JUPITER, Fla. – It rained very briefly about an hour before the
start of Monday morning’s semifinal round games at the WWBA World Championship.
It was really just one overhead cloud that opened, and the early
morning rising sun shined bright throughout the very brief downpour.
In truth, the sun shined brightly throughout the five-day World
Championship, in both the literal and figurative context.
I am wrapping up my first trip to Jupiter, as the World
Championship is most commonly referred to in the industry. If someone asks “Are
you going to Jupiter?” or “Have you ever been to Jupiter?” you know they’re
talking about the WWBA World Championship and not the Florida Atlantic
The logistics of Jupiter are difficult to comprehend. Eighty-five
baseball teams stocked with the best high school talent the nation has to
offer, playing more than 200 games over five days on a myriad of beautifully
maintained fields at the Roger Dean Sports Complex. It’s exhilarating and
mind-numbing all at once.
At some point over the last five days, someone compared the event
to a big circus coming to town, and in a way I could understand the analogy.
But it is too down-to-the-detail to be accurately compared to a circus.
It’s more like a well-orchestrated invasion.
The games are, of course, entertaining and competitive because the
players are entertaining and competitive. More than a few of them represent the
next generation of Major Leaguers.
Two of my favorites of the dozens I spoke to were strong and quick
Josh Tobias from Greensboro, N.C., who played for the Canes, and power-hitting
Daniel Vogelbach from Fort Myers, Fla., who played for FTB Mizuno/Cardinals
They’re different types of players from different backgrounds but
baseball has brought them together. They will be teammates at the University of
Florida next school year after earning scholarships.
As much as this event is for the players – and it is first and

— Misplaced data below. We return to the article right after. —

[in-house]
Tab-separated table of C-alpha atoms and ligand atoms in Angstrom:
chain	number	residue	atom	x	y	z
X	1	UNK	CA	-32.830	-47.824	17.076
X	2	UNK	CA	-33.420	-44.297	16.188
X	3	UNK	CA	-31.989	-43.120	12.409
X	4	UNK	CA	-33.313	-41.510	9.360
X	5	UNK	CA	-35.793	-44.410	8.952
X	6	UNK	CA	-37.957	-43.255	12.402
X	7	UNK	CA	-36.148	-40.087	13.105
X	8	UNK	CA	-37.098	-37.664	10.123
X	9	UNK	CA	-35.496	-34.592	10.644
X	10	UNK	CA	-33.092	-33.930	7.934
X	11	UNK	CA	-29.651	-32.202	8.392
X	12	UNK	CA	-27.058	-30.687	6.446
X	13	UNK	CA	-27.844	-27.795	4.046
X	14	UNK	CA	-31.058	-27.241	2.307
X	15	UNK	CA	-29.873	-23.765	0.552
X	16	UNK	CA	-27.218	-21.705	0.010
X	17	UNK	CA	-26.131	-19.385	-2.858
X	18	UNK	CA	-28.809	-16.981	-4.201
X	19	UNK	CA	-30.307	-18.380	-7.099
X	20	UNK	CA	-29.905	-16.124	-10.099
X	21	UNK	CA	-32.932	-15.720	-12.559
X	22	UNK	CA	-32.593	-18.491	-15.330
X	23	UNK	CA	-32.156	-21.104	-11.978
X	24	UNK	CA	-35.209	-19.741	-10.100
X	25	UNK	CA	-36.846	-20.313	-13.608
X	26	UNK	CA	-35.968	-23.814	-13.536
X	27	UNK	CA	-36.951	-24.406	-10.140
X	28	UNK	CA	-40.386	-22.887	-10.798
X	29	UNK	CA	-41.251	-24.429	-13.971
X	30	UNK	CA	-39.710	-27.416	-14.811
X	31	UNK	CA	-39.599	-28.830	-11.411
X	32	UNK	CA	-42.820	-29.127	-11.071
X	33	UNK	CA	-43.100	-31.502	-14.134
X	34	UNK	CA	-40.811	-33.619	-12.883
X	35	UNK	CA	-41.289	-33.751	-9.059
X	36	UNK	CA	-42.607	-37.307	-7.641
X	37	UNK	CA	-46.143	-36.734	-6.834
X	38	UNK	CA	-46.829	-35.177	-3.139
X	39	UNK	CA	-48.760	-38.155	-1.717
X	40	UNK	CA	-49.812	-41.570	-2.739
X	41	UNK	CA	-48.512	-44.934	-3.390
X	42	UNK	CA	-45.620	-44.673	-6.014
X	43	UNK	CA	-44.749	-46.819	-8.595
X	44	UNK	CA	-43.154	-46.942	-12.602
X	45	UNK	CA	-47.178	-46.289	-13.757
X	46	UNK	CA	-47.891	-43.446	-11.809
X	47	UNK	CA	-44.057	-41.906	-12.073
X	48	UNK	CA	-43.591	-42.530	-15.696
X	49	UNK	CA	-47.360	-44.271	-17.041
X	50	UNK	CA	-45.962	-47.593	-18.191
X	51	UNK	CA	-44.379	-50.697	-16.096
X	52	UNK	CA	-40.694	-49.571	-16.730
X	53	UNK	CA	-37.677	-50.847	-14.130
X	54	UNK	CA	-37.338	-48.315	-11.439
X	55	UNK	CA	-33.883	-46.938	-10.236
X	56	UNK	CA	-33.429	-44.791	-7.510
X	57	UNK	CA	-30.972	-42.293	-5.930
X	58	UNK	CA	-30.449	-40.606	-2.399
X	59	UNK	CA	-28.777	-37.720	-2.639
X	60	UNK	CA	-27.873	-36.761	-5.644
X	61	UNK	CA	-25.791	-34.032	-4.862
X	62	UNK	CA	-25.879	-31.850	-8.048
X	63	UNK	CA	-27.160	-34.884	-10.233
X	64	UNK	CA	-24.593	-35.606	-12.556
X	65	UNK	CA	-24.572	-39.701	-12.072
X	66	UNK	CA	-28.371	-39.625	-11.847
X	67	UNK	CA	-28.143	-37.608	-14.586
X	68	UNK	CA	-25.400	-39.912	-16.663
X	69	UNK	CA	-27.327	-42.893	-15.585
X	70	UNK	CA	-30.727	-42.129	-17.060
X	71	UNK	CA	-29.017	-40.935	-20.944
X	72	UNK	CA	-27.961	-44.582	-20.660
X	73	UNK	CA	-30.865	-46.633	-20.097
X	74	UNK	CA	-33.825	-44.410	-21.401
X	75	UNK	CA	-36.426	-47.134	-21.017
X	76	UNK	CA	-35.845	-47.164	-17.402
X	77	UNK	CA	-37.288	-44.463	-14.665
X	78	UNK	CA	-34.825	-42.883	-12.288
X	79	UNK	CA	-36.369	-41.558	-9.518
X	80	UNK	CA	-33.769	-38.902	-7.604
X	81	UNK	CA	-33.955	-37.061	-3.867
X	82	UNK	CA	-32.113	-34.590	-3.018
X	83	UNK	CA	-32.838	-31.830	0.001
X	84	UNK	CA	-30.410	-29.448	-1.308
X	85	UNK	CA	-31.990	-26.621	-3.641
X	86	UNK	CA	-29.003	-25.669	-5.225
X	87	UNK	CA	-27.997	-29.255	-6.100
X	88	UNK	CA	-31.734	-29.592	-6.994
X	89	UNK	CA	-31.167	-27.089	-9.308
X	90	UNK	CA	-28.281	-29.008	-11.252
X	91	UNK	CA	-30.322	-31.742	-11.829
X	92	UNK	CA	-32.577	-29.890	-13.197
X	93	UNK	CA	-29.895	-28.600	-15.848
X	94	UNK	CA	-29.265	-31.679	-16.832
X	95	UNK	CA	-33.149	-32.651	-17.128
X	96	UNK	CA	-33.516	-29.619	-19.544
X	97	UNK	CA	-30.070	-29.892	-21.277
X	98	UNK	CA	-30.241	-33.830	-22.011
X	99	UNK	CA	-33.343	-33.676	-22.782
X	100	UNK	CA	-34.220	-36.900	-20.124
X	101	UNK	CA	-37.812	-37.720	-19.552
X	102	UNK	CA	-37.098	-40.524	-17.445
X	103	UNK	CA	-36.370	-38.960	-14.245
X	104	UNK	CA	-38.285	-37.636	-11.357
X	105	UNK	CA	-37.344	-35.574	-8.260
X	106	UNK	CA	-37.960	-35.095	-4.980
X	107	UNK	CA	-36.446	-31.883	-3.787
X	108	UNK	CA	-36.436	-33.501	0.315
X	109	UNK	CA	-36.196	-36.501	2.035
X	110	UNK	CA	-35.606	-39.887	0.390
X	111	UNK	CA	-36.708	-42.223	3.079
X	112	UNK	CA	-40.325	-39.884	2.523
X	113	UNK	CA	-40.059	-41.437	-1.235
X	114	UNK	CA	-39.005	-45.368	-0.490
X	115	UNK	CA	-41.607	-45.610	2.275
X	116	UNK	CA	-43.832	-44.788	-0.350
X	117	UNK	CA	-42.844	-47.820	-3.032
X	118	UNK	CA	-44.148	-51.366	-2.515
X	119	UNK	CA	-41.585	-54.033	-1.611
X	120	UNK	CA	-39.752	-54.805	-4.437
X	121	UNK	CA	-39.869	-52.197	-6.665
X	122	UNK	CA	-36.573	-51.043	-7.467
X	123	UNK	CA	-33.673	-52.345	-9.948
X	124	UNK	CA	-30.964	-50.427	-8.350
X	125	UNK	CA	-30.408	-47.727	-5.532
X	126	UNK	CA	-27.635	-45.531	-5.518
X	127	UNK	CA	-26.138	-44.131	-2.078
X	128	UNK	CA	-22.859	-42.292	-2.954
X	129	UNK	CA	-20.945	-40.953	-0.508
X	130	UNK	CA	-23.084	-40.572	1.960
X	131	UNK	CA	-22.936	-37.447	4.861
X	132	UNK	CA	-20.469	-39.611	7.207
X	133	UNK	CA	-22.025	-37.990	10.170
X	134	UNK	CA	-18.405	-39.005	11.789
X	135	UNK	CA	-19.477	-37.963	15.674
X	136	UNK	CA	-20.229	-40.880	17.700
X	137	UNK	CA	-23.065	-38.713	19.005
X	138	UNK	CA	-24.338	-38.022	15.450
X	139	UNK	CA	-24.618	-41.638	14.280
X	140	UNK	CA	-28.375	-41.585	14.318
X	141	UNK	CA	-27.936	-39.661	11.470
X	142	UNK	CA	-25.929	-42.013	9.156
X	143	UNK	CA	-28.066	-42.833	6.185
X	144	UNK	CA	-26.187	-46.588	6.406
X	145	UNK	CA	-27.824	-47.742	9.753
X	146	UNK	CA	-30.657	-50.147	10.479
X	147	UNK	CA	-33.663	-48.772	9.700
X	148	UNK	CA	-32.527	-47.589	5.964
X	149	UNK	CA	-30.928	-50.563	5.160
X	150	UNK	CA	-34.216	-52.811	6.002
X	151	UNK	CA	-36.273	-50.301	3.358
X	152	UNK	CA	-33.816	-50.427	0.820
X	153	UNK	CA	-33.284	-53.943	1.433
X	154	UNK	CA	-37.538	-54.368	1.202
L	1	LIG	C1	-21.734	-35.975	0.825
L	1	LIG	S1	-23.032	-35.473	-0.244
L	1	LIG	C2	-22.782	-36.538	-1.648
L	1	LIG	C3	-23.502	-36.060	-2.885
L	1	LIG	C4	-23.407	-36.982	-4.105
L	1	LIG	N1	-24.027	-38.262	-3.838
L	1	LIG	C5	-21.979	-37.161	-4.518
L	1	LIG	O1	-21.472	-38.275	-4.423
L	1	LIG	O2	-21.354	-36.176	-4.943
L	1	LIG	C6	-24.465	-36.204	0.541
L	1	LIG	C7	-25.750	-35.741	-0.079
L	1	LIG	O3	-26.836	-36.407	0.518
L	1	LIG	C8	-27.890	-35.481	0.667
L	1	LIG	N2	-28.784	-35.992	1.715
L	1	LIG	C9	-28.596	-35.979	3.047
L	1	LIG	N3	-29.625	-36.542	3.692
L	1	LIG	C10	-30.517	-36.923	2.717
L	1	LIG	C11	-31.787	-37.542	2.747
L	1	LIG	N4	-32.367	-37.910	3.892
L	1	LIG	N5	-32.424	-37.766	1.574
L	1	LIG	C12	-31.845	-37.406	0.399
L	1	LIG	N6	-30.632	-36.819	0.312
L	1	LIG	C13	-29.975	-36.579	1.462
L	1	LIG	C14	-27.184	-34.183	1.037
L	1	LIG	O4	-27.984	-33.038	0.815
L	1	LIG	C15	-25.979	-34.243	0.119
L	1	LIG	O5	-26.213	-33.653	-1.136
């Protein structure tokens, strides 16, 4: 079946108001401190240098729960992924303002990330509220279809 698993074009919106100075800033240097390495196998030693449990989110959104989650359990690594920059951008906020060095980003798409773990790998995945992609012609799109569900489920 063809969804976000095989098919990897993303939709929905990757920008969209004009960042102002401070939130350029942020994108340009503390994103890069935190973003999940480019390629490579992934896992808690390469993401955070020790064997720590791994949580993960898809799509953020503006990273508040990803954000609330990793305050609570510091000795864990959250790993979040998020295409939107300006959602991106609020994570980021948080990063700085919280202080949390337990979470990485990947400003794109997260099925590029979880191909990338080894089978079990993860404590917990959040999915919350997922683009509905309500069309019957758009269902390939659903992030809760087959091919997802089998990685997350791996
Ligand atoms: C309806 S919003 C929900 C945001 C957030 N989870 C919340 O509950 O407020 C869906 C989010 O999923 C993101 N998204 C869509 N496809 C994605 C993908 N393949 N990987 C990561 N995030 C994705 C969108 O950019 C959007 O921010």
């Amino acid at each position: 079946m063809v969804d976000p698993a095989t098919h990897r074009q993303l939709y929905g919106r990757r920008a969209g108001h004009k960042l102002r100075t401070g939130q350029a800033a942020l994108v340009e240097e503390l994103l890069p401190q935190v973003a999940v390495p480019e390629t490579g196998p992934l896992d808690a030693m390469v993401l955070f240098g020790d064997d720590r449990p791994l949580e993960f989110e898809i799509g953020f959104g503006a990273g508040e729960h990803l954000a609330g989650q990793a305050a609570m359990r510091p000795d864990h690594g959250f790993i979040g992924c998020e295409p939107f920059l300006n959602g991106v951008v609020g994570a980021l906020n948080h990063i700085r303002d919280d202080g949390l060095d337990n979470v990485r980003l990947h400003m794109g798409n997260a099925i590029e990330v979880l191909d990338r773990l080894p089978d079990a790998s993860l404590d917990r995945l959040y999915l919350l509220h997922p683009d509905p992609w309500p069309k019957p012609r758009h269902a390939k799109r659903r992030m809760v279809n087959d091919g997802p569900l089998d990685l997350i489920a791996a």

foremost for the players – it is also for the hundreds of professional scouts
and college coaches who come to watch the players perform.
The scouts and coaches get around on hundreds of golf carts, and
between games the complex grounds often resemble a bumper-car rink.
The carts are identified by Major League organization or college,
and when a top prospect is in action – especially a top pitching prospect whose
appearances will be limited – there could be more than 100 scouts at a single
The Toronto Blue Jays had 34 scouts here this year.
I was given the opportunity to speak with several scouts and
front-office people from different MLB clubs, and they were unanimous in their
support for the World Championship.
There was this comment from Roy Clark, an assistant general
manager and vice president of player personnel for the Washington Nationals:
“This is just a tremendous tournament, outstanding talent. Even
West Coast colleges are here. It’s known in the scouting ranks as the No. 1
tournament in amateur baseball.”
Or this from Matt Hyde, the Northeast Area Scout for the New York
“We’re here just to see players we already know about and we’ve
indentified and see them compete against other good players. You hear a name,
and to be able to see them down here, it’s obviously easier going from (fields)
Blue 4 to Blue 7 than from Massachusetts to Pennsylvania.”
Or this comment from John Mirabelli, an assistant general manager
and vice president of scouting operations for the Cleveland Indians:
“Because of t he convenience and the logistics of having so many
players in one spot, they put it on a silver platter for the scouting industry.
So yeah, you put it all on paper and it’s a pretty good deal.”
It was certainly a memorable experience for this first-time